Under the cover of responding to the January 14 attack in central Jakarta that left eight dead, including the four perpetrators, President Joko Widodo’s government is bringing forward plans for stronger arrest powers and other “anti-terrorism” laws.
More fundamentally, the military-bureaucratic apparatus that has remained intact, behind the façade of democracy, since the 1998 fall of the Suharto dictatorship, is using the Jakarta attack to more openly assert its authority amid a deteriorating economic situation and rising social tensions.
These moves were swiftly underway, well before any of the facts and circumstances surrounding the attack were known.
After meeting with Widodo on January 18, Coordinating Minister for Security and Legal Affairs Luhut Panjhaitan, a four-star general and business tycoon, told the media the national parliament would consider a series of new laws. These would include a provision to allow security forces to arrest someone if they alleged a “strong indication” that an act of terrorism might be in planning.
The January 14 attack took place in the city’s Sarinah Mall near Starbucks and Burger King restaurants. Four men using firearms and grenades shot at police and passers-by and blew up a police post. Police originally said there were five attackers, but one of the dead was subsequently identified as a bystander. Twenty people were reported injured.
The attack appeared to be poorly planned and executed. The perpetrators ran into a nearby police operation that quickly saw the gang overcome by large numbers of police. The assault lacked the scale and organisation of November’s Paris attacks, in which 130 people were murdered and scores seriously injured.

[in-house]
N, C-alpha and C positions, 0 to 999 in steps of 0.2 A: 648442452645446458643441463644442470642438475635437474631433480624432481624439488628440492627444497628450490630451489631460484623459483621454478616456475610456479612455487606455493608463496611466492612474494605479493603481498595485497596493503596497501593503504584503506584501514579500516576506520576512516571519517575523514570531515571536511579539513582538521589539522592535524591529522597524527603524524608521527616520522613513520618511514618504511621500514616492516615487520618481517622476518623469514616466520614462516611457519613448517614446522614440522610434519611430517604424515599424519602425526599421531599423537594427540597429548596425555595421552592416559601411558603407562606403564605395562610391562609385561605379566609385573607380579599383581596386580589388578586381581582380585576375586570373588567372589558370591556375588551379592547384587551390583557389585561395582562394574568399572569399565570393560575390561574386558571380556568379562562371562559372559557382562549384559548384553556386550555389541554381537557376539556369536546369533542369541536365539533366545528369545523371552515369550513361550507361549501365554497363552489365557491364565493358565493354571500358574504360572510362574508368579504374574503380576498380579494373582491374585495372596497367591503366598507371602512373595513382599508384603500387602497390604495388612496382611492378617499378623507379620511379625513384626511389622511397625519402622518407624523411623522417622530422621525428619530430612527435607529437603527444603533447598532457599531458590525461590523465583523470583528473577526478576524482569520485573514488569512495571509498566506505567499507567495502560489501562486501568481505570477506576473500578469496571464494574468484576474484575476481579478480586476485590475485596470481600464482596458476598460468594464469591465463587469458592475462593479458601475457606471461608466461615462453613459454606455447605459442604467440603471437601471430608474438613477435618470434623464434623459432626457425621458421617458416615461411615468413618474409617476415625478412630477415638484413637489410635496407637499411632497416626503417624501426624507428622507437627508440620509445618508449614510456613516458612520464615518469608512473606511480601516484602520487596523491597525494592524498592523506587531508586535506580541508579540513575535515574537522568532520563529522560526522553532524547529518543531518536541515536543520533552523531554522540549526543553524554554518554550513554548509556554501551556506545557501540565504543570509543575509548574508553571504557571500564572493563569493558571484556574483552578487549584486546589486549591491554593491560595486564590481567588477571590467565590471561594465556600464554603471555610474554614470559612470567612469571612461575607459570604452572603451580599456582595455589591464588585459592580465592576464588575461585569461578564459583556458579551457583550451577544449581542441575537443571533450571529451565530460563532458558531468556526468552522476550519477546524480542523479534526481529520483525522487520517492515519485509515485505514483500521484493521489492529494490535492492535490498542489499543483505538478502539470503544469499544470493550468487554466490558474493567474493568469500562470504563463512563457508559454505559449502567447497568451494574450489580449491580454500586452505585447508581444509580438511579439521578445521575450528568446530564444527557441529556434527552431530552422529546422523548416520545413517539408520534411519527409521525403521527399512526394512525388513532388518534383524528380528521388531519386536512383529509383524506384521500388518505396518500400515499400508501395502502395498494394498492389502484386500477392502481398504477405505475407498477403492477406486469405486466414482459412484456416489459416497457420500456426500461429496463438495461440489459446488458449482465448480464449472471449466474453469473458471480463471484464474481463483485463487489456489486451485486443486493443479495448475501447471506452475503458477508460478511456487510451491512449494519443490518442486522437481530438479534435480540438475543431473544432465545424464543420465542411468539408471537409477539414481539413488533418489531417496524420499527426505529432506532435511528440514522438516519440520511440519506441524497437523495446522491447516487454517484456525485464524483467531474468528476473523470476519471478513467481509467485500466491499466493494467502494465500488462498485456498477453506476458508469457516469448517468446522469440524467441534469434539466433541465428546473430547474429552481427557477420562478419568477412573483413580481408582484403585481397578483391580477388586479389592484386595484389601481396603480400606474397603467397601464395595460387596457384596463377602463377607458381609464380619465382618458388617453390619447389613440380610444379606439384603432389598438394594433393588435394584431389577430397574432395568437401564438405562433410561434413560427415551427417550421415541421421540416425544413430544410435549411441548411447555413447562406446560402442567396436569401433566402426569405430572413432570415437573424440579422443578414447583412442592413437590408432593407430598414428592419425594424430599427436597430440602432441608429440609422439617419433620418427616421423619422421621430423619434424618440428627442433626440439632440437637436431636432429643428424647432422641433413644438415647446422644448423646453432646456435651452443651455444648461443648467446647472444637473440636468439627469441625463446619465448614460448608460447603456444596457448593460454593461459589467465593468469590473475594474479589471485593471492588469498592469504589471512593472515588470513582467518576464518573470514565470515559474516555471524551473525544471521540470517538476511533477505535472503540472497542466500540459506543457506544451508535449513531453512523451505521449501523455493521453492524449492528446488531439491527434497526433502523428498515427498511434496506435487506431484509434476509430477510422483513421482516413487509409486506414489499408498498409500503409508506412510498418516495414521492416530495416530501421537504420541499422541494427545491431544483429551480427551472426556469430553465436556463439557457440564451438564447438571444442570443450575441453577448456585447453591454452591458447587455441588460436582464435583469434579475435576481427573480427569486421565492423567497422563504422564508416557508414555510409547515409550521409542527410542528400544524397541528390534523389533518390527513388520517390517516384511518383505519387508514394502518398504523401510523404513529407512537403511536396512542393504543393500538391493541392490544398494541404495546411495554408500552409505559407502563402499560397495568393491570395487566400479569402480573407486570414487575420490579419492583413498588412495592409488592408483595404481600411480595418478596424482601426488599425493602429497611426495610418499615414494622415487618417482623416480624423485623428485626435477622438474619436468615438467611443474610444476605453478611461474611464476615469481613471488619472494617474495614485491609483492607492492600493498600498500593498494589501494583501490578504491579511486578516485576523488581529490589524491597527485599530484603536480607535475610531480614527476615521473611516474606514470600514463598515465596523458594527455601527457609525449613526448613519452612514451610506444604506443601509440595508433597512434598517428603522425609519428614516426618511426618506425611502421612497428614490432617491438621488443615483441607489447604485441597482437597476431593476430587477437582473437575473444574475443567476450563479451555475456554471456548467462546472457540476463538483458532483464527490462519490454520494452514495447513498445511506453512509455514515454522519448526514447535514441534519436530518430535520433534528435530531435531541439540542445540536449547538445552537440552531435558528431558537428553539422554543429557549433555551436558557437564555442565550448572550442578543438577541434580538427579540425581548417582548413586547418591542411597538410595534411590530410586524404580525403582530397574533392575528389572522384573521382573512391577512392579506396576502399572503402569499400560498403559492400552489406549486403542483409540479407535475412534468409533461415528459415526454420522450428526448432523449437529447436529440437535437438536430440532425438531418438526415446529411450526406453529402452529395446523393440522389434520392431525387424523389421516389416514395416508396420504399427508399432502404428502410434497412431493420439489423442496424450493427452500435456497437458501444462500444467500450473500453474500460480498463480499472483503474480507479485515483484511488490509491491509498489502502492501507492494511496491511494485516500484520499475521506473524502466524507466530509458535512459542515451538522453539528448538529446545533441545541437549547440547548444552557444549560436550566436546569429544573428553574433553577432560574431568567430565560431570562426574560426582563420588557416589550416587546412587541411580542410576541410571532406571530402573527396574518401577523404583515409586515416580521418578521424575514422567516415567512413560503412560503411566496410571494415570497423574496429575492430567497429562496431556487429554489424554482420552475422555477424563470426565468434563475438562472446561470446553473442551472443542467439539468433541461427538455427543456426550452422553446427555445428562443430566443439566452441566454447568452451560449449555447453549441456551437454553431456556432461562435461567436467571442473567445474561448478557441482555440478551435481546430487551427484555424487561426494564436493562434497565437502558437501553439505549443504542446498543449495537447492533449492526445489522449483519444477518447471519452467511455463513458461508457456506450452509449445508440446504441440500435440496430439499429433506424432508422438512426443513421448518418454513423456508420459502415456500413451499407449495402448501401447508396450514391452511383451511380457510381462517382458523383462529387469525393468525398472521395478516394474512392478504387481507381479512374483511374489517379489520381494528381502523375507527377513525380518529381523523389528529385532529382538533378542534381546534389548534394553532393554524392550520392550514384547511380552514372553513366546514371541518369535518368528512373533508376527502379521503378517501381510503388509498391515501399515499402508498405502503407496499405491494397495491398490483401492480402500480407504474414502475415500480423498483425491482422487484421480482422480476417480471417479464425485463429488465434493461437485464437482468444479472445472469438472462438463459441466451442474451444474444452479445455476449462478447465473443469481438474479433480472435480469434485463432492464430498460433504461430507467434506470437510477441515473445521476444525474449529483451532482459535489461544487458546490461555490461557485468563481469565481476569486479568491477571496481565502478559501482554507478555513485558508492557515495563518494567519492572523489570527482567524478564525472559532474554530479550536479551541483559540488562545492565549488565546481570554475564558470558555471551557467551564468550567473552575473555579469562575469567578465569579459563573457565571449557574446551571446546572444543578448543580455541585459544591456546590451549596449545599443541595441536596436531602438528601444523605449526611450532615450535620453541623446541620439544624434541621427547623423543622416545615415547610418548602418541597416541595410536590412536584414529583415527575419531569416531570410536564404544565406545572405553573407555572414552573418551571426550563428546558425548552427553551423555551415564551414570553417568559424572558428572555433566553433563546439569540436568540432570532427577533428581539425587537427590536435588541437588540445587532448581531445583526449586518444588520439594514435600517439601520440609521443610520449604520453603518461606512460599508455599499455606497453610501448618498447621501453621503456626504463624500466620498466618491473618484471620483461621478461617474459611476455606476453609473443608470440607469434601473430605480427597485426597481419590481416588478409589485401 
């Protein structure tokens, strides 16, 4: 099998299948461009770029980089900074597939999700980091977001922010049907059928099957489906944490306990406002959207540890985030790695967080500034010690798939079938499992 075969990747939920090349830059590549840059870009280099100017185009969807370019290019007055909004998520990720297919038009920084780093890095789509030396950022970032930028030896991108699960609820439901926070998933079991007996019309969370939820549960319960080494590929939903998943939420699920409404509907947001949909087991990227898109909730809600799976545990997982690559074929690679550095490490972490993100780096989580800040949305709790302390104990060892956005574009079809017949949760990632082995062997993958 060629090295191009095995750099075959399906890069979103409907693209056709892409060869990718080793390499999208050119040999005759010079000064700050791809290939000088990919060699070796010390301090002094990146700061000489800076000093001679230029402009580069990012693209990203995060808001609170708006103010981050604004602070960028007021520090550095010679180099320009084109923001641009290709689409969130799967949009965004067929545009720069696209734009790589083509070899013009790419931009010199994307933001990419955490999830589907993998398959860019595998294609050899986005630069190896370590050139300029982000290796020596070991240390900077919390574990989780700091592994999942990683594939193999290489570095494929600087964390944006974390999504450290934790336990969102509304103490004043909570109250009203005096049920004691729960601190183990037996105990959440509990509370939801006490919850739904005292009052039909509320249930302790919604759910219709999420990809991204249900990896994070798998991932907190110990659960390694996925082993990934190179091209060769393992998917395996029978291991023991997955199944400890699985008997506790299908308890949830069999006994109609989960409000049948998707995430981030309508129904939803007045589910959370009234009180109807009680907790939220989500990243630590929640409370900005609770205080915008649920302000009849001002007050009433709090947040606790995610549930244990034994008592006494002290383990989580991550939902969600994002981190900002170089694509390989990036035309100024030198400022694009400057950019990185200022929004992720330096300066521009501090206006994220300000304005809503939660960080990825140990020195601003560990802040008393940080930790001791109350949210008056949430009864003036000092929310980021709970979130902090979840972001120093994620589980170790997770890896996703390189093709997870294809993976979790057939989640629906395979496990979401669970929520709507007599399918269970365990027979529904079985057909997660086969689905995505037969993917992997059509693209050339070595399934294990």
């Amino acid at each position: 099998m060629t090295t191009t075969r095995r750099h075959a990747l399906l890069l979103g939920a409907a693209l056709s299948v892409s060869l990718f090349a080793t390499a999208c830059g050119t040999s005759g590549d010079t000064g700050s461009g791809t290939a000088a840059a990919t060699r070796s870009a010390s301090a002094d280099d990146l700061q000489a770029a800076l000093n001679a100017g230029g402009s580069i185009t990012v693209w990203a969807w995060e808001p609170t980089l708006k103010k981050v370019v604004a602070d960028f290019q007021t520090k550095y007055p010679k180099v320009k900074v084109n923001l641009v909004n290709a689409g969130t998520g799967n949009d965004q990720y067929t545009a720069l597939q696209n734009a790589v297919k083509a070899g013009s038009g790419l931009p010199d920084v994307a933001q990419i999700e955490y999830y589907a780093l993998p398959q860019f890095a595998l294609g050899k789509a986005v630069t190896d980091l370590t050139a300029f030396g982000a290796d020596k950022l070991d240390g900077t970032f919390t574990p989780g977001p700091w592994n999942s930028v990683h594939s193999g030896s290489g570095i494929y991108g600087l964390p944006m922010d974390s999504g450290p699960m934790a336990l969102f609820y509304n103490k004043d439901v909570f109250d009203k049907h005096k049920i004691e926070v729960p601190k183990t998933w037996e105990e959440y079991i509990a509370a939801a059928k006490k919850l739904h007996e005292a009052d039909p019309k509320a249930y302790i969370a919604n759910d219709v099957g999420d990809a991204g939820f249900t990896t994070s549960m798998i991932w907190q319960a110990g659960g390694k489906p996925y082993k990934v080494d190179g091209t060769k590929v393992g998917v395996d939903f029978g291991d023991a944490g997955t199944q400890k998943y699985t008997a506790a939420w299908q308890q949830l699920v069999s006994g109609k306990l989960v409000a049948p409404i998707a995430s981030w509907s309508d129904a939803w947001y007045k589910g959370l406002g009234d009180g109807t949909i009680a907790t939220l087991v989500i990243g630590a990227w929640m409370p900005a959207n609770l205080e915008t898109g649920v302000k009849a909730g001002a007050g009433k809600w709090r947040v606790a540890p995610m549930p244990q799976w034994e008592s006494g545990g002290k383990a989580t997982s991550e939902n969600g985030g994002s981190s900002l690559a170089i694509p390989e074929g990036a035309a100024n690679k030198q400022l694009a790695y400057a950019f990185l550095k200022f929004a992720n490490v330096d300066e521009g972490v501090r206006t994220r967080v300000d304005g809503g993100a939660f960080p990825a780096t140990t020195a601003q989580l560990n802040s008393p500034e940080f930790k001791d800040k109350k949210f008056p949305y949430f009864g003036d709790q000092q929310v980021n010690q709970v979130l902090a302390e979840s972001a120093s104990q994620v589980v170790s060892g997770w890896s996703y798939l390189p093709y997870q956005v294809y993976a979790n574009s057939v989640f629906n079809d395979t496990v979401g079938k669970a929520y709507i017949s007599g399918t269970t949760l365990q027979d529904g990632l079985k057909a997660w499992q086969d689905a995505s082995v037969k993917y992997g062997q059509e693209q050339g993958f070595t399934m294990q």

According to media reports, a spokesman for the Islamic State in Iraq and Syria (ISIS) claimed responsibility. Allegations were directed against Indonesian national Bahrun Naim, who has reportedly been with ISIS in Syria since last year and who posted a blog entitled “Lessons from the Paris Attacks” for Indonesian Islamists.
Western media and governments declared that the attack showed ISIS was extending its activities into the world’s most populous Muslim country. A January 20 article in the Wall Street Journal called the attack “another grim reminder that no place is safe from the threat of Islamic State.”
Both Washington and Canberra, which have been closely involved in training Jakarta’s military special forces, offered increased cooperation. The US and its allies have been intensifying their links with the Indonesian military, police and intelligence forces, seeking to make Jakarta a fully committed partner in Washington’s “pivot to Asia” to confront China.
Domestically, the speed with which the proposed legal changes were made public indicates that these have been planned for some time. All involve expanding the powers of the police and the national intelligence agency (BIN). They include outlawing joining ISIS in the Middle East, revoking the citizenship of people accused of doing so and detaining without charge suspects for more than a week. That power to make pre-emptive arrests would be extended from the police to the notorious BIN.
Since 2002, under regulations adopted by President Megawati Sukarnoputri after the Bali terrorist attacks, police have had powers to arrest suspected terrorists for seven days and then detain them for six months for questioning and prosecution, as well as to intercept mail and tap communications.